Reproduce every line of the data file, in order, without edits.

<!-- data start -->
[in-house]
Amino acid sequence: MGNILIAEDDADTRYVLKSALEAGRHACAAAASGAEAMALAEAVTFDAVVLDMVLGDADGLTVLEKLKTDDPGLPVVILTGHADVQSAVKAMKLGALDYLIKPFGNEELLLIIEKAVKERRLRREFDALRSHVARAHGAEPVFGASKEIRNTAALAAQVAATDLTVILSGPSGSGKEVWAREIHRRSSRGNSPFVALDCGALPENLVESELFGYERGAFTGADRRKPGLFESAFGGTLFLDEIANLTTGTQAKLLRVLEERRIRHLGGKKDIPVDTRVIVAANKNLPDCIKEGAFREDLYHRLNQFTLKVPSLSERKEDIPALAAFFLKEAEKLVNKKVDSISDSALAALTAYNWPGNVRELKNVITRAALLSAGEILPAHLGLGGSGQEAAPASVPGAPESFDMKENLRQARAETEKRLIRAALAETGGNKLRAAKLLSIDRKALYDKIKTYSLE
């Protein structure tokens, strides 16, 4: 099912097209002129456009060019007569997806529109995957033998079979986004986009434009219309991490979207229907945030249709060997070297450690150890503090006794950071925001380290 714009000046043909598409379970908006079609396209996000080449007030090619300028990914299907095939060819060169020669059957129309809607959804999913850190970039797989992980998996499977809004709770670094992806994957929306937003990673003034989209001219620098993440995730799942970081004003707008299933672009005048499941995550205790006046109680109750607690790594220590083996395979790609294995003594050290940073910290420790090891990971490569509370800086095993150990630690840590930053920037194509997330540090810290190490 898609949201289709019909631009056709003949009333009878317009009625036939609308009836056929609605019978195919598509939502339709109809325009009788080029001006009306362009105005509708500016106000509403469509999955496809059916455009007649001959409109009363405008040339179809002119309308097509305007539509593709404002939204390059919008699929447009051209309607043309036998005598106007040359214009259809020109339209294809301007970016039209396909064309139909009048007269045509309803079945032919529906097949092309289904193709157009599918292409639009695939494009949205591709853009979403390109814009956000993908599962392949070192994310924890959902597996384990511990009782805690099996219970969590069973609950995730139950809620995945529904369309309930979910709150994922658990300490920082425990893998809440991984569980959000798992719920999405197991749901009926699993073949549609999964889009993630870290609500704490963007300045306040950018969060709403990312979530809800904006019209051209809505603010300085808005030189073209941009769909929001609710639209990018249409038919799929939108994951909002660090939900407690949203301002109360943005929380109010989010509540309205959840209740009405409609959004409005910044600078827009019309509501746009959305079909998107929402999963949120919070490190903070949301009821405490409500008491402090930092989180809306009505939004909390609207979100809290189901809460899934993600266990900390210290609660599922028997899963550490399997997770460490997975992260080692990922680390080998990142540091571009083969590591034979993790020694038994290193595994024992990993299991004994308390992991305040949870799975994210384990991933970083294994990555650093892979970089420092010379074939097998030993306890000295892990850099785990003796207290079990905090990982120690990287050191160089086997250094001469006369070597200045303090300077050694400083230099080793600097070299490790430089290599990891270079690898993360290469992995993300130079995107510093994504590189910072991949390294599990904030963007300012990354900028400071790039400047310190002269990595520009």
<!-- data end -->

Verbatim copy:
[in-house]
Amino acid sequence: MGNILIAEDDADTRYVLKSALEAGRHACAAAASGAEAMALAEAVTFDAVVLDMVLGDADGLTVLEKLKTDDPGLPVVILTGHADVQSAVKAMKLGALDYLIKPFGNEELLLIIEKAVKERRLRREFDALRSHVARAHGAEPVFGASKEIRNTAALAAQVAATDLTVILSGPSGSGKEVWAREIHRRSSRGNSPFVALDCGALPENLVESELFGYERGAFTGADRRKPGLFESAFGGTLFLDEIANLTTGTQAKLLRVLEERRIRHLGGKKDIPVDTRVIVAANKNLPDCIKEGAFREDLYHRLNQFTLKVPSLSERKEDIPALAAFFLKEAEKLVNKKVDSISDSALAALTAYNWPGNVRELKNVITRAALLSAGEILPAHLGLGGSGQEAAPASVPGAPESFDMKENLRQARAETEKRLIRAALAETGGNKLRAAKLLSIDRKALYDKIKTYSLE
């Protein structure tokens, strides 16, 4: 099912097209002129456009060019007569997806529109995957033998079979986004986009434009219309991490979207229907945030249709060997070297450690150890503090006794950071925001380290 714009000046043909598409379970908006079609396209996000080449007030090619300028990914299907095939060819060169020669059957129309809607959804999913850190970039797989992980998996499977809004709770670094992806994957929306937003990673003034989209001219620098993440995730799942970081004003707008299933672009005048499941995550205790006046109680109750607690790594220590083996395979790609294995003594050290940073910290420790090891990971490569509370800086095993150990630690840590930053920037194509997330540090810290190490 898609949201289709019909631009056709003949009333009878317009009625036939609308009836056929609605019978195919598509939502339709109809325009009788080029001006009306362009105005509708500016106000509403469509999955496809059916455009007649001959409109009363405008040339179809002119309308097509305007539509593709404002939204390059919008699929447009051209309607043309036998005598106007040359214009259809020109339209294809301007970016039209396909064309139909009048007269045509309803079945032919529906097949092309289904193709157009599918292409639009695939494009949205591709853009979403390109814009956000993908599962392949070192994310924890959902597996384990511990009782805690099996219970969590069973609950995730139950809620995945529904369309309930979910709150994922658990300490920082425990893998809440991984569980959000798992719920999405197991749901009926699993073949549609999964889009993630870290609500704490963007300045306040950018969060709403990312979530809800904006019209051209809505603010300085808005030189073209941009769909929001609710639209990018249409038919799929939108994951909002660090939900407690949203301002109360943005929380109010989010509540309205959840209740009405409609959004409005910044600078827009019309509501746009959305079909998107929402999963949120919070490190903070949301009821405490409500008491402090930092989180809306009505939004909390609207979100809290189901809460899934993600266990900390210290609660599922028997899963550490399997997770460490997975992260080692990922680390080998990142540091571009083969590591034979993790020694038994290193595994024992990993299991004994308390992991305040949870799975994210384990991933970083294994990555650093892979970089420092010379074939097998030993306890000295892990850099785990003796207290079990905090990982120690990287050191160089086997250094001469006369070597200045303090300077050694400083230099080793600097070299490790430089290599990891270079690898993360290469992995993300130079995107510093994504590189910072991949390294599990904030963007300012990354900028400071790039400047310190002269990595520009």